51. Schubart CD, Neigel JE, Felder DL (2000) Use of the mitochondrial 16S rRNA gene for phylogenetic and population studies of Crustacea. Crustac Issues 12:817–830Google Scholar
  52. Shields JD, Behringer DC Jr (2004) A new pathogenic virus in the Caribbean spiny lobster Palinurus argus from the Florida keys. Dis Aquat Organ 59:109–118. doi: 10.3354/dao059109 CrossRefPubMedGoogle Scholar
  53. Slatkin M, Hudson RR (1991) Pairwise comparisons of mithochondrial DNA sequences in stable and exponentially growing populations. Genetics 129:555–562PubMedGoogle Scholar
  54. Stachowicz JJ, Whitlatch RB, Osman RW (1999) Species diversity and invasion resistance in a marine ecosystem. Science 286:1577–1579. doi: 10.1126/science.286.5444.1577 CrossRefPubMedGoogle Scholar
  55. Tajima F (1989a) Statistical method for testing the neutral mutation hypothesis by DNA polymorphism. Genetics 123:585–595PubMedGoogle Scholar
  56. Tajima F (1989b) The effect of change in population size on DNA polymorphism. Genetics 123:597–601PubMedGoogle Scholar
  57. Templeton AR, Crandall KA, Sing CF (1992) A cladistic analysis of phenotypic associations with haplotypes inferred from restriction endonucleases mapping and DNA sequence data. III. Cladogram estimation. Genetics 132:619–633PubMedGoogle Scholar
  58. Wolff T (1954) Occurence of two East American species of crabs in European waters. Nature 174(4421):188–189. doi: 10.1038/174188a0 CrossRefGoogle Scholar
  59. Yamada SB, Dumbauld BR, Kalin A, Hunt CE, Figlar-Barnes R, Randall A (2005) Growth and persistence of a recent invader Carcinus maenas in estuaries of the northeastern Pacific. Biol Invasions 7:309–321. doi: 10.1007/s10530-004-0877-2 CrossRefGoogle Scholar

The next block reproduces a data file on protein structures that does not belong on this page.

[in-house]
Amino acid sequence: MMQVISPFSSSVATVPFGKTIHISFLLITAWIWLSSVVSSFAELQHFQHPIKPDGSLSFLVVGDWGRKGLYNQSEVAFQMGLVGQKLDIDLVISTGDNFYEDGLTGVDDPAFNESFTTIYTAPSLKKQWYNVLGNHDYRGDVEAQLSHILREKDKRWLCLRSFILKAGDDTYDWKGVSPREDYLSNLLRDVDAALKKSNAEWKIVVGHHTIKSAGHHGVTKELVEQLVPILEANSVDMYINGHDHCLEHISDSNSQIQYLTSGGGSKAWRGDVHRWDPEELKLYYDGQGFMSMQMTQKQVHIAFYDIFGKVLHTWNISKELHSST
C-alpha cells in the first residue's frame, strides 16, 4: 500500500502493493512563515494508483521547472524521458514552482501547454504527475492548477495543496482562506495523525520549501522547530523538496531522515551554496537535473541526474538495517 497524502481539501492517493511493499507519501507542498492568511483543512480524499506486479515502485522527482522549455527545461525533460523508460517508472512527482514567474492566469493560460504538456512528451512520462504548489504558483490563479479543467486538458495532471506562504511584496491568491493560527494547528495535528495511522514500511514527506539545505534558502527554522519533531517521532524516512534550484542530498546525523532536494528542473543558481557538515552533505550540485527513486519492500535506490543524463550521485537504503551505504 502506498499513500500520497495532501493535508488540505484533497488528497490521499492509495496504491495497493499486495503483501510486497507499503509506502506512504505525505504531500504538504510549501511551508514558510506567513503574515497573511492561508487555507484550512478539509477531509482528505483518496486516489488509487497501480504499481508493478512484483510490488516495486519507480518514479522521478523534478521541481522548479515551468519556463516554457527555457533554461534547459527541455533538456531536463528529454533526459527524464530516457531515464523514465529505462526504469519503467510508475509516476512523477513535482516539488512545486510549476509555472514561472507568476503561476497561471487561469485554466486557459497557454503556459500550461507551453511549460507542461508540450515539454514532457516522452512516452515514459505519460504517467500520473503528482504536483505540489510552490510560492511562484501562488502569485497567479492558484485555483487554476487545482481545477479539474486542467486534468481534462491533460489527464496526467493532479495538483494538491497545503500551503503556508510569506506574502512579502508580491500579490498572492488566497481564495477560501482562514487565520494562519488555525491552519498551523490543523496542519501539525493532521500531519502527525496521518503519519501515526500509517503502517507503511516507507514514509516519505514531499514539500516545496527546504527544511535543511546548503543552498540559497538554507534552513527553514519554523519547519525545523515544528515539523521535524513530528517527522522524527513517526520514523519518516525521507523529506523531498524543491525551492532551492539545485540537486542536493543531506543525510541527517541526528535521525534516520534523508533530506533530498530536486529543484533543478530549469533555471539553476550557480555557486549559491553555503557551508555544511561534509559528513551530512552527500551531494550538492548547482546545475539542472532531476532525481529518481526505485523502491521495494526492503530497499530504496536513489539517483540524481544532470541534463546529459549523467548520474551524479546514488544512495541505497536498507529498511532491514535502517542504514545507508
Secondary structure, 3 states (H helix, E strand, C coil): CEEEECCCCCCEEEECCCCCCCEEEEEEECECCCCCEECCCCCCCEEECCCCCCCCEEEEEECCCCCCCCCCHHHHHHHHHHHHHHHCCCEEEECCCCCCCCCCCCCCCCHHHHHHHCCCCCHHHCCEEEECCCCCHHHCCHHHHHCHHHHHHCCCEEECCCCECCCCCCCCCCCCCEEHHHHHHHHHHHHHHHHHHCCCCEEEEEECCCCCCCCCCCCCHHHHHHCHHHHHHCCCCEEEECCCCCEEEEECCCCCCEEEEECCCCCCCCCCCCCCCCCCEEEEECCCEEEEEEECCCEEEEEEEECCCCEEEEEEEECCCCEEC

60. Young AM, Torres C, Mack JE, Cunningham CW (2002) Morphological and genetic evidence for vicariance and refugium in Atlantic and Gulf of Mexico populations of the hermit crab Pagurus longicarpus. Mar Biol (Berl) 140:1059–1066. doi: 10.1007/s00227-002-0780-2 CrossRefGoogle Scholar

Copyright information

© Springer Science+Business Media B.V. 2009

Authors and Affiliations

  • Joana Projecto-Garcia
    • 1
    • 2
  • Henrique Cabral
    • 3
  • Christoph D. Schubart
    • 1
  1. 1.Biologie IUniversität RegensburgRegensburgGermany
  2. 2.Équipe de Ecophysiologie/GAMEStation Biologique de RoscoffRoscoff CedexFrance
  3. 3.Instituto de OceanografiaFaculdade de Ciências da Universidade de LisboaLisboaPortugal

Personalised recommendations